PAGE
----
• Magnesium: Magnesium has been linked to managing anxiety. It can easily be increased in the diet or can be taken as magnesium supplements to ensure anxiety management. The foods that are rich in magnesium for an increase in the diet include rice, wheat, and oats when unprocessed. Others are pumpkin seeds, sunflower seeds, flax seeds, and sesame seeds.
  • Omega 3 fatty acids: In several studies, omega-3 has been shown to improve mental performance and mental health. Due to this, its deficiency has been shown to lead to mental disorders like depression, anxiety, and ADHD. The omega-3 can be increased by taking foods rich in omega-3 fatty acids such as fish. A child can also be given omega-3 supplements such as Dr Tobias Omega 3 Softgels. Kindly ensure that the child is given the right dose of omega 3.
  • Vitamin B complex: Vitamin B complex is known to affect the working of the nervous system. The vitamin is available in several food sources that the child can be given to increase the levels of vitamin B complex in the body. These include eggs, vegetables, nuts, and seeds. It can also be taken as a supplement for example by giving the child my favorite vitamin B complex supplement; Garden of Life Vitamin B complex supplements.
  • Passionflower, lavender, lemon balm, and chamomile: These herbal supplements are best known as natural sleep aids. They aid in relaxation and sleep. However, this action is also very effective in anxiety management. Anxiety management requires enough sleep and relaxation. The passionflower can be used as capsules or in tea. The best passionflower capsules are Now foods passion flower supplements. In tea Tadin passion flower tea can be taken for anxiety in children. For chamomile and lavender, the Traditional Medicinals organic tea is excellent for anxiety. For these teas, sweetening by using honey or stevia will work for young children.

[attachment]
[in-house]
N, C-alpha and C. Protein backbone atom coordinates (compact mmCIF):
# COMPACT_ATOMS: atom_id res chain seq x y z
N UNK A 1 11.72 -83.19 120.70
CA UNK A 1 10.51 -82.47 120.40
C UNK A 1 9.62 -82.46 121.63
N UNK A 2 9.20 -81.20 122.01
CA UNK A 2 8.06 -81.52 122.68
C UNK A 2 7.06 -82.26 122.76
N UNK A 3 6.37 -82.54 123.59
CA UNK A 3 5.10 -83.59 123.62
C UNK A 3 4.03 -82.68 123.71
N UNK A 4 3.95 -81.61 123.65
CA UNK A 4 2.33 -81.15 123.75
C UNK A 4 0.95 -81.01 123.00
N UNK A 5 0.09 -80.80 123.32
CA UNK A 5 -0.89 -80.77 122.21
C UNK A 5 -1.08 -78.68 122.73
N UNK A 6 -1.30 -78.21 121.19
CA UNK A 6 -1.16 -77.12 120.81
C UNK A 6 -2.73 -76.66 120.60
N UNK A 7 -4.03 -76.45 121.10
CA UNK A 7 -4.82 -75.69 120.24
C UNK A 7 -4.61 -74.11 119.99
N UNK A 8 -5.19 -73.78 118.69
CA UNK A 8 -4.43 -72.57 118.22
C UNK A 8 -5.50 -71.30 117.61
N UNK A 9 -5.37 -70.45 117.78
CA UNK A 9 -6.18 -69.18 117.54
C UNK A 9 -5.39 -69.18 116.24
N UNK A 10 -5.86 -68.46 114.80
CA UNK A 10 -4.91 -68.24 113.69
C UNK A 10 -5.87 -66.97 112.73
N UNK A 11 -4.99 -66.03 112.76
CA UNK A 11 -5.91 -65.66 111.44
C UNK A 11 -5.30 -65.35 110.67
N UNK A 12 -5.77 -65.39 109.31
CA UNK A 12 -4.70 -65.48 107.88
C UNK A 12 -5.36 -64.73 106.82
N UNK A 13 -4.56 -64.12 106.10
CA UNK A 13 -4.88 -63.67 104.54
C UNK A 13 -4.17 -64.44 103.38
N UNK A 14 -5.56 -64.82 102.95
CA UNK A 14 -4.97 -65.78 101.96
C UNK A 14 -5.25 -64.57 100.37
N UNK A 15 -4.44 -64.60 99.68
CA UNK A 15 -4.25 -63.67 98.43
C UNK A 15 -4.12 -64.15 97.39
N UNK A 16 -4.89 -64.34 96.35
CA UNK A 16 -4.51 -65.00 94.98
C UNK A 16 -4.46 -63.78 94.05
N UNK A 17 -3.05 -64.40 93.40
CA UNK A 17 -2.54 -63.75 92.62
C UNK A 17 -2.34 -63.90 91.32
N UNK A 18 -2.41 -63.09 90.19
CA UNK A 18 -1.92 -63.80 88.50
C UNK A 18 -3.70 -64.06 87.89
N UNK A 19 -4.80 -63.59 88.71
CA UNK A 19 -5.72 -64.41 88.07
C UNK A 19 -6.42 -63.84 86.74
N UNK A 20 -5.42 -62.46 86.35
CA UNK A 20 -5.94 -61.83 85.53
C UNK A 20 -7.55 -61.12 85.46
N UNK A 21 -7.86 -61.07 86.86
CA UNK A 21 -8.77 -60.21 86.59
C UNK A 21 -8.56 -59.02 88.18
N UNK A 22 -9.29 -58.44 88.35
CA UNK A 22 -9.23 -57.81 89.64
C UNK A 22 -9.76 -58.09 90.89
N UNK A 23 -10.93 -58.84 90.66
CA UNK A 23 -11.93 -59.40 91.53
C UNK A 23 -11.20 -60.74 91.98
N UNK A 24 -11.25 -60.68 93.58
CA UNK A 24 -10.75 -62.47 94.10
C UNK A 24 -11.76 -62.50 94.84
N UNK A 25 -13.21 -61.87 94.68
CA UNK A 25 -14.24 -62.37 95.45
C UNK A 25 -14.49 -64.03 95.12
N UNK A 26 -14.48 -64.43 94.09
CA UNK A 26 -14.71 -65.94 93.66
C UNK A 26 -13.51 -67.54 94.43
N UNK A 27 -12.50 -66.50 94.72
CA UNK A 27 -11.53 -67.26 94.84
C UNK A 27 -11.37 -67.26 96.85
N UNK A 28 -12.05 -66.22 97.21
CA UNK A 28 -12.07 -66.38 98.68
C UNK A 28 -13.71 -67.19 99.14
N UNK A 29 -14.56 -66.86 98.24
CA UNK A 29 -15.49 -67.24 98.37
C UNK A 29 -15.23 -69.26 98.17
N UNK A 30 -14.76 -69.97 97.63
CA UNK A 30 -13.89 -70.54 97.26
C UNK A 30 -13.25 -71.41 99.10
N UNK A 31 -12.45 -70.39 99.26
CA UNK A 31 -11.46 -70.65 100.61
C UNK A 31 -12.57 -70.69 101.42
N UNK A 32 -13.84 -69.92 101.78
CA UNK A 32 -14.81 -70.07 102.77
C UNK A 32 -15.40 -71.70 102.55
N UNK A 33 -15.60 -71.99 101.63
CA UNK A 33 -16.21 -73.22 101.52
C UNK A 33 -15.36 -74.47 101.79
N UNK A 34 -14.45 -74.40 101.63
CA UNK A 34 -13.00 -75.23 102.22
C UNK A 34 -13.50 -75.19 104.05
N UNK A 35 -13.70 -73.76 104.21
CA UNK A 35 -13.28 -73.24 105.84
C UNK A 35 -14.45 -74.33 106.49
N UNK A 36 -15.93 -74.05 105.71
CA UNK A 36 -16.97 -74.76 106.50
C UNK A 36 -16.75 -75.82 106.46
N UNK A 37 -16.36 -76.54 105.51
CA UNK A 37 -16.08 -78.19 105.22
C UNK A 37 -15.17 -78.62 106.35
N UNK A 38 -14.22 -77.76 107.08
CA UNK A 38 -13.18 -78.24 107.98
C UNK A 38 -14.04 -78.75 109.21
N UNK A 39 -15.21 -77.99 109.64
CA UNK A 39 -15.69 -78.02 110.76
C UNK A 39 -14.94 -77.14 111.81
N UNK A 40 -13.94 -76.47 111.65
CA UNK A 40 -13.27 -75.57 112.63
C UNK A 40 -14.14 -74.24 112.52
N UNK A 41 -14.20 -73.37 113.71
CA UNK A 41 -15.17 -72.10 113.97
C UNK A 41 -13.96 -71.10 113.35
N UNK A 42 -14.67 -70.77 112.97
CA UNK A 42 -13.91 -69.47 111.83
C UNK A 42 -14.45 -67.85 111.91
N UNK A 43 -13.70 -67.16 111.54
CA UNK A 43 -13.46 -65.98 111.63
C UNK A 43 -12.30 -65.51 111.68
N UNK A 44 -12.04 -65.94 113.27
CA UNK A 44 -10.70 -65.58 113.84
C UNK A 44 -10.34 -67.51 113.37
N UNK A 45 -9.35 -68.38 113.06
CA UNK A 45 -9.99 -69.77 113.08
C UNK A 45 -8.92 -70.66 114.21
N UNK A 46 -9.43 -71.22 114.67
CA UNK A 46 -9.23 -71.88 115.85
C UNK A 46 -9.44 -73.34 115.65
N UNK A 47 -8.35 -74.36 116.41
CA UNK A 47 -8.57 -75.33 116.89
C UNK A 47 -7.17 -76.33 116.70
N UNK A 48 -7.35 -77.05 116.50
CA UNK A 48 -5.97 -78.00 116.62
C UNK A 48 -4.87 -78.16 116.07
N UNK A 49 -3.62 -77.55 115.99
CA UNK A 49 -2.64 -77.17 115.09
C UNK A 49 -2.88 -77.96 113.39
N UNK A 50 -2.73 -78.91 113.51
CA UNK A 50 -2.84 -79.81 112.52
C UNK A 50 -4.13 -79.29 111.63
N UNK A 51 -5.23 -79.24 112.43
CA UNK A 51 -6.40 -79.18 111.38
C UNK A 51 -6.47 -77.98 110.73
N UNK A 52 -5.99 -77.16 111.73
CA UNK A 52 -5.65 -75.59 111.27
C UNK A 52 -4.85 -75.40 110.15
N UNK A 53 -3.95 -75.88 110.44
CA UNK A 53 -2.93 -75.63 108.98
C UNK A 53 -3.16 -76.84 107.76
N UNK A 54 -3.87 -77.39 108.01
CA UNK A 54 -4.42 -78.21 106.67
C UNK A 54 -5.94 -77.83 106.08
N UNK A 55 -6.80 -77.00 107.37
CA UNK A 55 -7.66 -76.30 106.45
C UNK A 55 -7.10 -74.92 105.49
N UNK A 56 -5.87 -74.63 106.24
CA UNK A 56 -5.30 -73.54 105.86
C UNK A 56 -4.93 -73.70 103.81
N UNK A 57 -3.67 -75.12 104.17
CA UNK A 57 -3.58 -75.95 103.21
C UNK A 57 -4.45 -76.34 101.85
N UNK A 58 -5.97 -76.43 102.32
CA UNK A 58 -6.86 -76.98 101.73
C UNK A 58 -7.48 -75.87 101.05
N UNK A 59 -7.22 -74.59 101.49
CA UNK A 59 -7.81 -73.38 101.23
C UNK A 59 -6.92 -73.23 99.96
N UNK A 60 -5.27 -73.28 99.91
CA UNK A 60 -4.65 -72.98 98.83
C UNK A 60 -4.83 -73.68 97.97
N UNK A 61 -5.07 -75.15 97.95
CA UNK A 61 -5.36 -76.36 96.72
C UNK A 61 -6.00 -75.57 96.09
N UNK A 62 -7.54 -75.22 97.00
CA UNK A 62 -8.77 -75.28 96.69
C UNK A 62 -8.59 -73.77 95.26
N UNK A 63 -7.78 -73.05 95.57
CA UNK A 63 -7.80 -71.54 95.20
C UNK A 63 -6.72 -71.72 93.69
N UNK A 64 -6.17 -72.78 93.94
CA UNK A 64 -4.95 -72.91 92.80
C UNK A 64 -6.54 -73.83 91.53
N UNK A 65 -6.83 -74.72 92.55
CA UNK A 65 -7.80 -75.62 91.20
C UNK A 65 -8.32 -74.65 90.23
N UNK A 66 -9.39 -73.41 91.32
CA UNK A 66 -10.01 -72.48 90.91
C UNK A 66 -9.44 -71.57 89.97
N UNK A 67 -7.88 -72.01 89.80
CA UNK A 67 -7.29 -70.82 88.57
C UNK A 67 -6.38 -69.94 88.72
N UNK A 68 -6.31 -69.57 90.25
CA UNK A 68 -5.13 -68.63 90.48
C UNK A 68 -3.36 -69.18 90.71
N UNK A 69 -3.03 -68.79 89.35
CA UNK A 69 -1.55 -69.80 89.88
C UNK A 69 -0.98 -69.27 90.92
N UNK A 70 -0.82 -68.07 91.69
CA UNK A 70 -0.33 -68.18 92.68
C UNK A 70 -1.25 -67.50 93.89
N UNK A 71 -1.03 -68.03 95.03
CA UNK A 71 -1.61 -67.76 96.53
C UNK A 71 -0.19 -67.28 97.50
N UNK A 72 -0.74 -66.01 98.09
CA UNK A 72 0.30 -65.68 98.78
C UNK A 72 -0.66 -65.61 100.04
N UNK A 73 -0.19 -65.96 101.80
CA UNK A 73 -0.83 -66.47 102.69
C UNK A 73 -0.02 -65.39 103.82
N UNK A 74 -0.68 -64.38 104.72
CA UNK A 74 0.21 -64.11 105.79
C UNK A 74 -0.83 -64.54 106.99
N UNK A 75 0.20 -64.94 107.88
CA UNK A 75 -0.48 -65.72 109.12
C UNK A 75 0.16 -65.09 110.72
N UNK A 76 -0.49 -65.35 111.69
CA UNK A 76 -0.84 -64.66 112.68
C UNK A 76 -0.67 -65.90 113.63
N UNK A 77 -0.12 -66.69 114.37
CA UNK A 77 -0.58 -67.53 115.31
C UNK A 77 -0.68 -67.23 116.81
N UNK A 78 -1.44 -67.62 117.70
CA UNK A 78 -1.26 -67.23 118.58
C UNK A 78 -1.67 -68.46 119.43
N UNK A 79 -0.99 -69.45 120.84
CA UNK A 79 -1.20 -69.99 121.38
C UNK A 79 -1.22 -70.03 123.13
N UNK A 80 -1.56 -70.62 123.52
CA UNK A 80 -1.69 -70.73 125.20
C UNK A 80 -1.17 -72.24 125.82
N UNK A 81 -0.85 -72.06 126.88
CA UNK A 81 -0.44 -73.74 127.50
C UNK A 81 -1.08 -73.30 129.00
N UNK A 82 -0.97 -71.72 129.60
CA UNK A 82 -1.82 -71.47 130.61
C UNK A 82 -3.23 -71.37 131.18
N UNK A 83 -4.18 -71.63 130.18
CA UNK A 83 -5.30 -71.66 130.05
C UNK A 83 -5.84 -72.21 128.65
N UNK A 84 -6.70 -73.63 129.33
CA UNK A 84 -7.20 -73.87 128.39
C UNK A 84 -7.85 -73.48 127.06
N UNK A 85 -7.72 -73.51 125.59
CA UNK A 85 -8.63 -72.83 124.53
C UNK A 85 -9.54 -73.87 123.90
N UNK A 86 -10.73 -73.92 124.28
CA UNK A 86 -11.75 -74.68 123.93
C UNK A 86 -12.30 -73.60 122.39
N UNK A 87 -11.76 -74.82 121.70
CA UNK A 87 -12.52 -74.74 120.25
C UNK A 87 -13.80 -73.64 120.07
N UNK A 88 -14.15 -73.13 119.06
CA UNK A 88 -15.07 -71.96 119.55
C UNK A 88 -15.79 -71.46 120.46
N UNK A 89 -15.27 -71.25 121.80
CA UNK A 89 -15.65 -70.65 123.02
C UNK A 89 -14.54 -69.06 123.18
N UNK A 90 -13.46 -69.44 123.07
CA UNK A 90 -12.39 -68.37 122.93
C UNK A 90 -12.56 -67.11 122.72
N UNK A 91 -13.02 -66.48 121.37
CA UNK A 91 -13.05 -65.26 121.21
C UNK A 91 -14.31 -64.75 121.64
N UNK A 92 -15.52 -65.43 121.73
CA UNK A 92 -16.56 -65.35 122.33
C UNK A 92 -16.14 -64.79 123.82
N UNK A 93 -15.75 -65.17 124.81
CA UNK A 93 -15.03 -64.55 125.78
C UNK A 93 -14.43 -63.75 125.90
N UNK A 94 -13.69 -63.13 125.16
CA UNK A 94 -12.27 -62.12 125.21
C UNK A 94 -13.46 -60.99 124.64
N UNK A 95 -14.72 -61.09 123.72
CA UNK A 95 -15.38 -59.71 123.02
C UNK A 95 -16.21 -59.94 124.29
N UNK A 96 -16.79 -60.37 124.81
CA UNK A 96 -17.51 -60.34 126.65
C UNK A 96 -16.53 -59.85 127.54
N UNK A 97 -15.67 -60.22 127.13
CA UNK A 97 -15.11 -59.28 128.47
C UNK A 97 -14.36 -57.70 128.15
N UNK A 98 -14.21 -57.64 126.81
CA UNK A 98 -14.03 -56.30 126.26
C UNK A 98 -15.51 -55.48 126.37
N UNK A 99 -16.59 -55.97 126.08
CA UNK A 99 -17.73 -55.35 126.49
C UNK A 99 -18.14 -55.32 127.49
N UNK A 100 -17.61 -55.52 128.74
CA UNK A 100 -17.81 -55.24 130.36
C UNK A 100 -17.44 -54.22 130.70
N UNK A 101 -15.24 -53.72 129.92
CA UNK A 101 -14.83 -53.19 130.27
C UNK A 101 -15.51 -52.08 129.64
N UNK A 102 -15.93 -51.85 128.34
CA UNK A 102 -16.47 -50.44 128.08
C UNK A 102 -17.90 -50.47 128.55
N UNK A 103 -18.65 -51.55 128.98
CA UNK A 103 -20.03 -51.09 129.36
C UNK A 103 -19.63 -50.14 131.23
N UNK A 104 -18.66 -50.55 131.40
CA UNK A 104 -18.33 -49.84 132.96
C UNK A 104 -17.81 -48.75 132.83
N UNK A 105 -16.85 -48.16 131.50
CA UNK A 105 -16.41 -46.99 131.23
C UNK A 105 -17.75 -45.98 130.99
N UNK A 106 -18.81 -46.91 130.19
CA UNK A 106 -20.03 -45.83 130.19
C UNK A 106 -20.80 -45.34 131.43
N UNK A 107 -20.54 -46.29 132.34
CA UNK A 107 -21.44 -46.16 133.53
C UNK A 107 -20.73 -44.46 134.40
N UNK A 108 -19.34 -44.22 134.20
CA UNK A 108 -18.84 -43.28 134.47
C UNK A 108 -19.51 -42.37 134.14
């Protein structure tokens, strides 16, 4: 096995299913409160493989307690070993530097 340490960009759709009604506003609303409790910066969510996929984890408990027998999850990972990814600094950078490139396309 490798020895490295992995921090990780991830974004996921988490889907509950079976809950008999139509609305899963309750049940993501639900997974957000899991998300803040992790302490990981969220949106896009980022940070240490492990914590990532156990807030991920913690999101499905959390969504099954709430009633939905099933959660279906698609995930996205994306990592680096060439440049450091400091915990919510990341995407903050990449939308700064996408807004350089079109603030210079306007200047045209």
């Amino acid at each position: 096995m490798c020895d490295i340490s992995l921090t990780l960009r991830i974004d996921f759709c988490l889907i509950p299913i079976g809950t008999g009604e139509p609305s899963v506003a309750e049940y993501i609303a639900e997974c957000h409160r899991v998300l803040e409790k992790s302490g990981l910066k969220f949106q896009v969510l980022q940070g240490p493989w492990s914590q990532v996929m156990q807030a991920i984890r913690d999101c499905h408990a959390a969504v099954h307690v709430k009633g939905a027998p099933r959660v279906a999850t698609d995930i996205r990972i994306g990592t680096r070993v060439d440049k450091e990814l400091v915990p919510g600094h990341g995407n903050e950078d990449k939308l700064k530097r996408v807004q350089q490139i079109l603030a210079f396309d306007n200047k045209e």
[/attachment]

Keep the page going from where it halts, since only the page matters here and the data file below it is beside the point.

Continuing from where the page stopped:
The supplements may take care or symptoms such as child anxiety causing vomiting or even lack of sleep. The supplements are effective in helping the body to calm down, repair or balance the body chemicals.

Home remedies

Helping students with anxiety in school

There are several natural home remedies that can be used to help manage anxiety in children. These methods may not treat the anxiety but they help the child to cope with the anxiety.

Some of the home remedies can be tailored depending on the symptoms such as as child anxiety causing vomiting. The remedies will be used to relieve the symptoms as they teach the child on how to cope.

These home remedies include:

  • Relaxation techniques: Relaxation techniques like massage, yoga, meditation and listening to their favorite music can help to reduce stress and anxiety.
  • Exercise: Making sure the child does not just sit in the house but goes out to play
  • Discussing about anxiety: Talking with the child about anxiety may help to reduce its effects on the child
  • Help the child to manage stress: This can be done by asking the child to count up to 10 while taking deep breaths.
  • Ensuring the child gets enough sleep every night: Sleeping well has been shown to be one of the best remedies for anxiety. We can target this by reducing the stimulants intake and also taking them to bed early.

Use of medication

There are several medications that can be used to treat anxiety. These anxiety medications may be available over the counter for children use of may require a prescription from a doctor. Some of the commonly used medications for anxiety in children include:

  • Alpha-2 agonists like Clonidine or guanfacine
  • Antidepressants
  • Antipsychotics
  • Stimulants

The final word

What can I give my child for anxiety? There are several things you can give to your child for anxiety. These include home remedies, weighted blankets, supplements and fidget toys.

Helping students with anxiety in school applies the same principles used in the management of anxiety. At school the child may not use the weighted blanket if he is a day scholar. However for boarders, all the anxiety management methods work.

It is great to ensure anxiety in children is managed early. This ensures that the anxiety does not result in substance abuse, mental disorders or poor performance.